Once the seafood had finished cooking in the warm milk, we removed it and finished making the béchamel sauce, including the addition of some thickened cream off the heat.

The fish, which had been flaked into chunks, and the scallops were returned to the pan and smothered in the sauce.


Maggie then covered it with a sheet of pastry, trimmed to size, cut an opening in the centre and brushed it with the seasoned egg yolk.

And here is how it looked after being baked at 170C for 40 minutes.

We served it accompanied with some tender, fresh peas, a winning combination IMHO. Remarkably, given the extended period of poaching and baking, the scallops were as tender as my father would have wished, well, insisted upon, actually!

We’ll be making this one again. Thanks Bill!

Cheers for now!
Rick Grounds


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Blue cheese and roasted cauliflower soup


Our bowl of this delicious soup

Just over a year ago, Maggie and I returned from the Northern Territory at the end of a wonderful two weeks of travel experiences, including two days in the Uluru-Kata Tjuta National Park.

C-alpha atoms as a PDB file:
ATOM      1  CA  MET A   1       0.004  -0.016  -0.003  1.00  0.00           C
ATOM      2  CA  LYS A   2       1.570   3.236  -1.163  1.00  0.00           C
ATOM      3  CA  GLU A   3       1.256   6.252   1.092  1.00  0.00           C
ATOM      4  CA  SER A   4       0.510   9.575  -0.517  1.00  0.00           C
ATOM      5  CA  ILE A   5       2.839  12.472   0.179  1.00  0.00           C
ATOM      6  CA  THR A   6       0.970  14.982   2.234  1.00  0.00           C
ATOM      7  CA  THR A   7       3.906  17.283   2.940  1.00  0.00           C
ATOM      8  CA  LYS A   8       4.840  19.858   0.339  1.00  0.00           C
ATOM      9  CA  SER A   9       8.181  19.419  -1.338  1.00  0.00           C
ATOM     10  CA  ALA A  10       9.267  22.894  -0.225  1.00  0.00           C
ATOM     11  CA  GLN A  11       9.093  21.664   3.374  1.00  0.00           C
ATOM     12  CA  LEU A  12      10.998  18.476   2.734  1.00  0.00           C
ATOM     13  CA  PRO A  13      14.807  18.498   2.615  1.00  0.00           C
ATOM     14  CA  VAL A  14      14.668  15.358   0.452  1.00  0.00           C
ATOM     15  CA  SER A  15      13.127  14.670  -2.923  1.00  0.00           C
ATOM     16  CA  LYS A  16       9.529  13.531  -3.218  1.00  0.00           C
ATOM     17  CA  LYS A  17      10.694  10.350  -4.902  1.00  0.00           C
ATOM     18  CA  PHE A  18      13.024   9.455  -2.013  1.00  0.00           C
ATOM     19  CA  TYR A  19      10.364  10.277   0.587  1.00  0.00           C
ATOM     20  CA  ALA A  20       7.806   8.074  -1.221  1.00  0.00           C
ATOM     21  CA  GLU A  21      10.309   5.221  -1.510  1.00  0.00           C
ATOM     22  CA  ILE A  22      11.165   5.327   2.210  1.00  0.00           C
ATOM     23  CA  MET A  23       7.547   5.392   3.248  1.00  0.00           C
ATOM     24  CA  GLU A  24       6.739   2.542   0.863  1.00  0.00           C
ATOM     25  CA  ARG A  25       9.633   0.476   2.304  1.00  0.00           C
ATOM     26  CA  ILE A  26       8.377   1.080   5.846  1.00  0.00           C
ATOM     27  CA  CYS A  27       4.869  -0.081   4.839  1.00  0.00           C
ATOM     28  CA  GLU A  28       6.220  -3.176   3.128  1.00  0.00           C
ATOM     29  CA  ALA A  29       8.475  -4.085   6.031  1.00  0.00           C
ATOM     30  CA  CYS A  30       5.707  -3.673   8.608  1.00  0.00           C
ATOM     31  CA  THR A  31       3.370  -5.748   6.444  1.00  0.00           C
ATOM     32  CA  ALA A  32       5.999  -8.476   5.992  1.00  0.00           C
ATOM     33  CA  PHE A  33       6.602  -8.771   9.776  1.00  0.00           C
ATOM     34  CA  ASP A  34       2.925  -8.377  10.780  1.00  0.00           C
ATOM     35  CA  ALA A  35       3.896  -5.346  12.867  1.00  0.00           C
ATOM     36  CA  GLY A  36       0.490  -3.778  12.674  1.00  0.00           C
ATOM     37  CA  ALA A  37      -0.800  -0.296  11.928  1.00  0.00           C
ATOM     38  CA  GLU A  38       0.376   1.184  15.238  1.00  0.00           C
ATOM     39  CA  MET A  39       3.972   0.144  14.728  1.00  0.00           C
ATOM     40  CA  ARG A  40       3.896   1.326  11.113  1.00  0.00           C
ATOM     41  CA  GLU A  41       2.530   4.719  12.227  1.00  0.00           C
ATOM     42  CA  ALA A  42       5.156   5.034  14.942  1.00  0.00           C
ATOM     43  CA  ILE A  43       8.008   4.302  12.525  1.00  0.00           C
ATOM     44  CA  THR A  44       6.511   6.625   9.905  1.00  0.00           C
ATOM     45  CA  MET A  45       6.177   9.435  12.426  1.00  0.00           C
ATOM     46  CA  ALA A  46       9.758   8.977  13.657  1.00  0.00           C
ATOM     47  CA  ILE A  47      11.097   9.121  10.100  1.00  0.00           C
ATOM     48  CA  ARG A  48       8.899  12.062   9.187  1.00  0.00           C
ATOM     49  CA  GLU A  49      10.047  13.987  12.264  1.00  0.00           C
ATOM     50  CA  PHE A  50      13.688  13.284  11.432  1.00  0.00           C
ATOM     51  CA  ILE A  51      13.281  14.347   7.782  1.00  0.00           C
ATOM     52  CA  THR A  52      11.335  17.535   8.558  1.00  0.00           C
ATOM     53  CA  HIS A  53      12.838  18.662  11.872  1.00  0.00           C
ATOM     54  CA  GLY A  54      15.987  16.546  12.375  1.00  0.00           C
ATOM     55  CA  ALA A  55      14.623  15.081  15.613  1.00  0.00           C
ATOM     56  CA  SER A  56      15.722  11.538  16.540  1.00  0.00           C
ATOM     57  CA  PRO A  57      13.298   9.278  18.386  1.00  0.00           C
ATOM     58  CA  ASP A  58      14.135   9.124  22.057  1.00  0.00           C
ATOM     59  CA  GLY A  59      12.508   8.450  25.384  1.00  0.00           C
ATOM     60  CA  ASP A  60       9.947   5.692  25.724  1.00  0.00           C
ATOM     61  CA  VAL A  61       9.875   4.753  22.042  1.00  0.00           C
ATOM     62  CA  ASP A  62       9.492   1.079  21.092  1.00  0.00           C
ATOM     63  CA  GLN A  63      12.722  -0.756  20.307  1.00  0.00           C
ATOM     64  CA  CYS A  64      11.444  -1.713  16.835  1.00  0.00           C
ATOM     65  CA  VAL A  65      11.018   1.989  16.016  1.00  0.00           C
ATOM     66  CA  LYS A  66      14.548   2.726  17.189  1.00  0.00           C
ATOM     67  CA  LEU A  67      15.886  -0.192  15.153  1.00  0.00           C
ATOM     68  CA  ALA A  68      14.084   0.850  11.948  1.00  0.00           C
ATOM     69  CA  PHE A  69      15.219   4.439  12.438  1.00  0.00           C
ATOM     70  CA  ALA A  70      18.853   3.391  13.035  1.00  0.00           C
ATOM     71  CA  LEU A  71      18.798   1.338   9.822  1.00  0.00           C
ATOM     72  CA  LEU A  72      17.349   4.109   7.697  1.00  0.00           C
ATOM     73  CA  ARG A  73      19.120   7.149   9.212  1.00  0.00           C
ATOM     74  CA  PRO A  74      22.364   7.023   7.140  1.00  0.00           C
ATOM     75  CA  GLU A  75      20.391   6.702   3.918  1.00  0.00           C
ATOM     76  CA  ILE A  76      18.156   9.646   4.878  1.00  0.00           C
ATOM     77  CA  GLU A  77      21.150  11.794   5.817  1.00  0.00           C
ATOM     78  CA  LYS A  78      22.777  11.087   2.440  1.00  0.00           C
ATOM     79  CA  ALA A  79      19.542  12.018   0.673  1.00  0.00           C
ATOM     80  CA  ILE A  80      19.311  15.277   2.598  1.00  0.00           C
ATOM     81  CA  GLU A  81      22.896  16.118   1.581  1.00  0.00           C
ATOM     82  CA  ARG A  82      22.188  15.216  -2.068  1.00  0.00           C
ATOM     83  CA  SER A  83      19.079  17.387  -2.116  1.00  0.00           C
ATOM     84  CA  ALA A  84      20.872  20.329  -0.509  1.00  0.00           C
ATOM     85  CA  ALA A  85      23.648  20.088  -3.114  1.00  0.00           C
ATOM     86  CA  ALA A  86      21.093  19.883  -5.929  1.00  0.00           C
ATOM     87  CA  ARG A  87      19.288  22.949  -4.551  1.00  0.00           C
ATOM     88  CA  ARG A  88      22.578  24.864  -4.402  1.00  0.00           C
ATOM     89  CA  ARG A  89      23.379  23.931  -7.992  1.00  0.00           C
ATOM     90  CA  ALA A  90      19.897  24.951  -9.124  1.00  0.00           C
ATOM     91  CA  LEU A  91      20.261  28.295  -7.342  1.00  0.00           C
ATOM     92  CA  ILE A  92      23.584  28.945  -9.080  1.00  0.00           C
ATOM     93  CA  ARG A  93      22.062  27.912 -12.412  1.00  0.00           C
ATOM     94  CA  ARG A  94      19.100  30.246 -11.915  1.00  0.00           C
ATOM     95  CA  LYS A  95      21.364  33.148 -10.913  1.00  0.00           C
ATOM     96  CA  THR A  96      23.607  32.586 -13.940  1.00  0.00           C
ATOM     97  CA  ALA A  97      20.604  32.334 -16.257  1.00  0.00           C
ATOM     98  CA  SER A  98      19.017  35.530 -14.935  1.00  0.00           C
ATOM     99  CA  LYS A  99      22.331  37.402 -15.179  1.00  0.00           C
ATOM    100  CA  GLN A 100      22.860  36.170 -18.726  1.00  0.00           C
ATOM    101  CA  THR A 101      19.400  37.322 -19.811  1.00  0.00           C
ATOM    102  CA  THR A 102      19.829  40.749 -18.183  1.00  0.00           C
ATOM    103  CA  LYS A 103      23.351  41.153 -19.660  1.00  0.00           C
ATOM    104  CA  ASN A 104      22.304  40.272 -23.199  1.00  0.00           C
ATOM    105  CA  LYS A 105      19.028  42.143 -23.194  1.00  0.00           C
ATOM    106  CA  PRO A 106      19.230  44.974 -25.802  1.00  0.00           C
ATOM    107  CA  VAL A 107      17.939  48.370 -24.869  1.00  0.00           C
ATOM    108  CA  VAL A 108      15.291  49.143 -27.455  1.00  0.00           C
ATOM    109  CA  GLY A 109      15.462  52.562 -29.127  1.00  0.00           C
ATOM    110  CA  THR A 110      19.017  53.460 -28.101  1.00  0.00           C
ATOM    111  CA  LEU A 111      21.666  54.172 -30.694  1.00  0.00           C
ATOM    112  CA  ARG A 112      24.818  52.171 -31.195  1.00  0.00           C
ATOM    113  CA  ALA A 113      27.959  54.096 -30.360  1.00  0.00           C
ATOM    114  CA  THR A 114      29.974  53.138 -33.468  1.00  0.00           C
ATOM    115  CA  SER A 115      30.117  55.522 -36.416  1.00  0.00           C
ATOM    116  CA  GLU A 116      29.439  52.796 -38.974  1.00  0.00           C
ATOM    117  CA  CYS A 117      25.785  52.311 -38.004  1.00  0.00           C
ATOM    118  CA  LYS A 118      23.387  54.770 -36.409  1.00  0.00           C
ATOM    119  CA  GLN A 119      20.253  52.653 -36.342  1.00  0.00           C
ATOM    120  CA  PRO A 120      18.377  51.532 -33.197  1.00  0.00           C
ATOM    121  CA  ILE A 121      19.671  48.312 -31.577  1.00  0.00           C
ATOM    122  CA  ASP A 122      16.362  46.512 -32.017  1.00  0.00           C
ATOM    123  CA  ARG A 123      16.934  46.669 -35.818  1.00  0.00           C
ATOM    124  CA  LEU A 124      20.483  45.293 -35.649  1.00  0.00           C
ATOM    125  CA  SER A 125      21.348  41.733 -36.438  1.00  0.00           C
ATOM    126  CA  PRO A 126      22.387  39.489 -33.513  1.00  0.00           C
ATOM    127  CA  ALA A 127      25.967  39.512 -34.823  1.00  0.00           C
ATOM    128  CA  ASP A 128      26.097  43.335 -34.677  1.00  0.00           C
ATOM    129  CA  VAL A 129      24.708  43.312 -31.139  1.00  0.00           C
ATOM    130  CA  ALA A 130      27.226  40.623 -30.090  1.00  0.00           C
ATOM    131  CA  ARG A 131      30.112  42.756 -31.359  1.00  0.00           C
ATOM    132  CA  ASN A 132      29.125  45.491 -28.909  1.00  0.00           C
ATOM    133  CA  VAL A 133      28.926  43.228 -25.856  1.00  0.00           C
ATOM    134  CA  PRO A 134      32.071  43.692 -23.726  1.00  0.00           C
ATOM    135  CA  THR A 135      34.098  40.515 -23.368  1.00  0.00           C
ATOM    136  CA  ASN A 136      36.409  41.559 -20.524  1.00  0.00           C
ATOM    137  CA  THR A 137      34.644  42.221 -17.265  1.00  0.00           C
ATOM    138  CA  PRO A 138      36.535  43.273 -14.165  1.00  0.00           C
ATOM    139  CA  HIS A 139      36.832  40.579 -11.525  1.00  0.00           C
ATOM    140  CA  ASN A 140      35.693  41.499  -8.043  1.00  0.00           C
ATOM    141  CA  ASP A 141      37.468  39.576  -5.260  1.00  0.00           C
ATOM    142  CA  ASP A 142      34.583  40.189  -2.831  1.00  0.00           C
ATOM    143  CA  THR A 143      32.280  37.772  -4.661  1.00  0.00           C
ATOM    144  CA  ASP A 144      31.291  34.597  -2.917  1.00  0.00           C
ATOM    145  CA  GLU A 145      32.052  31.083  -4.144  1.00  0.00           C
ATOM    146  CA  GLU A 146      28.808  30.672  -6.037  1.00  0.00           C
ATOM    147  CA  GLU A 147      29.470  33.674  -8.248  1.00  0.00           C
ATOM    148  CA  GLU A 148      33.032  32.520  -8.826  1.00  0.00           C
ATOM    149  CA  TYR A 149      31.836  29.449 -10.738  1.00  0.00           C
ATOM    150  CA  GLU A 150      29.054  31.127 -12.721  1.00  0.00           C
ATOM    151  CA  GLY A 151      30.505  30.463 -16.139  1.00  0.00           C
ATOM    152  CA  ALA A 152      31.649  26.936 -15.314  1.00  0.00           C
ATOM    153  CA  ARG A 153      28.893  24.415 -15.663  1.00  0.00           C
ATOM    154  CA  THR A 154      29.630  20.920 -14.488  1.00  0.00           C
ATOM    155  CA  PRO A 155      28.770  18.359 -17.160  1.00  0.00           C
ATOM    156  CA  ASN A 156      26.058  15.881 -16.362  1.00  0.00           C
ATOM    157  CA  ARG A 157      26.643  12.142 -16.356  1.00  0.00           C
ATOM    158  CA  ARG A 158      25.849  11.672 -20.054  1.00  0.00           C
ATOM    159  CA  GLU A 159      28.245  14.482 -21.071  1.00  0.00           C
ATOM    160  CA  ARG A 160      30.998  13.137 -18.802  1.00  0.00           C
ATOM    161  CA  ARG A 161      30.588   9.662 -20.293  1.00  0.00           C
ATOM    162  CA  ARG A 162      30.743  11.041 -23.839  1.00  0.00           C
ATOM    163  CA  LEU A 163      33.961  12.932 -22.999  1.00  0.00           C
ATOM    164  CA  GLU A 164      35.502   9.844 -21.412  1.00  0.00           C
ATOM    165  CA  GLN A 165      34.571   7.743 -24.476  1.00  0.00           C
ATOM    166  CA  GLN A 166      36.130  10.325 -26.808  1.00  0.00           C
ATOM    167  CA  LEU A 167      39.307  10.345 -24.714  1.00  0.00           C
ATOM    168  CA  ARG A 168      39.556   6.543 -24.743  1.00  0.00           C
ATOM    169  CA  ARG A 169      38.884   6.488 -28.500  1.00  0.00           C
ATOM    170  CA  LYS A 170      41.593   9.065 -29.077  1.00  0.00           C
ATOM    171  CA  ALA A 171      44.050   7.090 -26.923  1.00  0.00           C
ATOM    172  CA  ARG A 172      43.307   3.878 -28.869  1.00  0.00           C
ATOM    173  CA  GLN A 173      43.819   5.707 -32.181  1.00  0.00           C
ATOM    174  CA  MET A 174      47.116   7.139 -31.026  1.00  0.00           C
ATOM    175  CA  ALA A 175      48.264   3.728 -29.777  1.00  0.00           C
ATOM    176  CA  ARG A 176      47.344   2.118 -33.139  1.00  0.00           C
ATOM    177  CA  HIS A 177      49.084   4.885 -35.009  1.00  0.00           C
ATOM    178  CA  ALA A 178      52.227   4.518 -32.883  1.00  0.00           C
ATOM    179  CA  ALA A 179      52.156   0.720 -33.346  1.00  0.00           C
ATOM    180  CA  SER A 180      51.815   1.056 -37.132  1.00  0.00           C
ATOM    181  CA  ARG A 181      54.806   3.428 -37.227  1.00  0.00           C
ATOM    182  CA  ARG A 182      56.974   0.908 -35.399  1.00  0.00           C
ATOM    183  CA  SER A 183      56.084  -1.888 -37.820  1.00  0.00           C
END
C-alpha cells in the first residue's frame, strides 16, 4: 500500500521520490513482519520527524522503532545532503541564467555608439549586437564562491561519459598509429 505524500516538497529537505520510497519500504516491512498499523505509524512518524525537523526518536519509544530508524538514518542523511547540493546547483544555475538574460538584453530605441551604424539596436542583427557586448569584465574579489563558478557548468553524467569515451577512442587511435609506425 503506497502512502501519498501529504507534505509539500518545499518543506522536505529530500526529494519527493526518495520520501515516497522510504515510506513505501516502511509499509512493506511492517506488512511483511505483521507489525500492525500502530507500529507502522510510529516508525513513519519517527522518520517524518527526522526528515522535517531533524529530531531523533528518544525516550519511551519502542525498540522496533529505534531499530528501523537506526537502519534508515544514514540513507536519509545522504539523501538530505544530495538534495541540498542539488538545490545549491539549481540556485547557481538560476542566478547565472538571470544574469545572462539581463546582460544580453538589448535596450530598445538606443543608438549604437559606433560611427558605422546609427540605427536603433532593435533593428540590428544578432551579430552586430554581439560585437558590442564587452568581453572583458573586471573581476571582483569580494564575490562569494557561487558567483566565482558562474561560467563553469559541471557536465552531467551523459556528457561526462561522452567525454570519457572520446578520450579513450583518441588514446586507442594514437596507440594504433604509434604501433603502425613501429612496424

The accommodation for our Uluru-Kata Tjuta visit was a hotel – Sails in the Desert – where the main bar offered a smart and varied menu of bar-bites and light meals. One lunchtime, I decided to try a bowl of their soup for which cauliflower and blue cheese were the key ingredients. It was very tasty, without being too rich in flavour or texture.

Once home, I found a recipe which, with a bit of tweaking, produced a similarly delicious result. After some further minor adjustments, this is how I prepare it.


500g cauliflower florets, weighed after trimming
40g butter
2 cups stock (vegetable or chicken)
salt and white pepper
1½ cups stock, extra
80-100g blue cheese (to suit), chopped coarsely
60ml cream
3 tbsp (60ml) chopped parsley


  1. Remove the cheese from refrigerator at least 2 hours ahead and chop while it is still firm